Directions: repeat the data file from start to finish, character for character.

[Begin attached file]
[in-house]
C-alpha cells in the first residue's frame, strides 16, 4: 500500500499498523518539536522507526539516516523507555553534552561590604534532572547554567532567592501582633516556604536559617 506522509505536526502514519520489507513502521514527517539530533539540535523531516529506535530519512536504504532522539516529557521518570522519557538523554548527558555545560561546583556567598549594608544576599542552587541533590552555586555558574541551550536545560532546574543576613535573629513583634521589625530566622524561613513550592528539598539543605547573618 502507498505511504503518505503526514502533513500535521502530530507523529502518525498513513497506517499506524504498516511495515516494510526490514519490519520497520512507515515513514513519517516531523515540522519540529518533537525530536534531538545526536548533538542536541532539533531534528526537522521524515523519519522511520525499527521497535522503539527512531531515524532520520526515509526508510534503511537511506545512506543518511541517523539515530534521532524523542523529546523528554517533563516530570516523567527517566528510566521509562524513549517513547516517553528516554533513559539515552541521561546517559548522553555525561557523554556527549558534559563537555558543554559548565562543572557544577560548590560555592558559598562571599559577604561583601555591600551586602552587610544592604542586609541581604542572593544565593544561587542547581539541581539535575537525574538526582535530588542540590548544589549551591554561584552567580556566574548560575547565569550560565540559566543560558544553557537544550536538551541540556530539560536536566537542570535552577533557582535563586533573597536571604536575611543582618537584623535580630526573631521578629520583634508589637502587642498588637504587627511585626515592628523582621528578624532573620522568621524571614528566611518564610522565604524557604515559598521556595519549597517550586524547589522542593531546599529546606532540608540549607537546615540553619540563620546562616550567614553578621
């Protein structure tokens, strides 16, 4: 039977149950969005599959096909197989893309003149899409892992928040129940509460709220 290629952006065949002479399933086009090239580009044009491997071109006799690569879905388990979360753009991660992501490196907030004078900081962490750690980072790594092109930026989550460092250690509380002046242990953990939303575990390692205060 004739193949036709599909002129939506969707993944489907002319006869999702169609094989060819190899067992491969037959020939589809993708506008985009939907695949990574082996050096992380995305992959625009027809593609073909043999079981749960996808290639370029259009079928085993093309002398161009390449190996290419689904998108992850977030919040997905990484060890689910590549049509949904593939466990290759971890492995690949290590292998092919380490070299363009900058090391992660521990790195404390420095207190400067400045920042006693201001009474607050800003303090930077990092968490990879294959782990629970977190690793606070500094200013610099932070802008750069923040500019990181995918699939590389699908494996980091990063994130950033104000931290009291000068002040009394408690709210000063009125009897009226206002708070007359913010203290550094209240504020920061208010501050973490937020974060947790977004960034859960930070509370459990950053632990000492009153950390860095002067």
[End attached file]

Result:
[in-house]
C-alpha cells in the first residue's frame, strides 16, 4: 500500500499498523518539536522507526539516516523507555553534552561590604534532572547554567532567592501582633516556604536559617 506522509505536526502514519520489507513502521514527517539530533539540535523531516529506535530519512536504504532522539516529557521518570522519557538523554548527558555545560561546583556567598549594608544576599542552587541533590552555586555558574541551550536545560532546574543576613535573629513583634521589625530566622524561613513550592528539598539543605547573618 502507498505511504503518505503526514502533513500535521502530530507523529502518525498513513497506517499506524504498516511495515516494510526490514519490519520497520512507515515513514513519517516531523515540522519540529518533537525530536534531538545526536548533538542536541532539533531534528526537522521524515523519519522511520525499527521497535522503539527512531531515524532520520526515509526508510534503511537511506545512506543518511541517523539515530534521532524523542523529546523528554517533563516530570516523567527517566528510566521509562524513549517513547516517553528516554533513559539515552541521561546517559548522553555525561557523554556527549558534559563537555558543554559548565562543572557544577560548590560555592558559598562571599559577604561583601555591600551586602552587610544592604542586609541581604542572593544565593544561587542547581539541581539535575537525574538526582535530588542540590548544589549551591554561584552567580556566574548560575547565569550560565540559566543560558544553557537544550536538551541540556530539560536536566537542570535552577533557582535563586533573597536571604536575611543582618537584623535580630526573631521578629520583634508589637502587642498588637504587627511585626515592628523582621528578624532573620522568621524571614528566611518564610522565604524557604515559598521556595519549597517550586524547589522542593531546599529546606532540608540549607537546615540553619540563620546562616550567614553578621
């Protein structure tokens, strides 16, 4: 039977149950969005599959096909197989893309003149899409892992928040129940509460709220 290629952006065949002479399933086009090239580009044009491997071109006799690569879905388990979360753009991660992501490196907030004078900081962490750690980072790594092109930026989550460092250690509380002046242990953990939303575990390692205060 004739193949036709599909002129939506969707993944489907002319006869999702169609094989060819190899067992491969037959020939589809993708506008985009939907695949990574082996050096992380995305992959625009027809593609073909043999079981749960996808290639370029259009079928085993093309002398161009390449190996290419689904998108992850977030919040997905990484060890689910590549049509949904593939466990290759971890492995690949290590292998092919380490070299363009900058090391992660521990790195404390420095207190400067400045920042006693201001009474607050800003303090930077990092968490990879294959782990629970977190690793606070500094200013610099932070802008750069923040500019990181995918699939590389699908494996980091990063994130950033104000931290009291000068002040009394408690709210000063009125009897009226206002708070007359913010203290550094209240504020920061208010501050973490937020974060947790977004960034859960930070509370459990950053632990000492009153950390860095002067």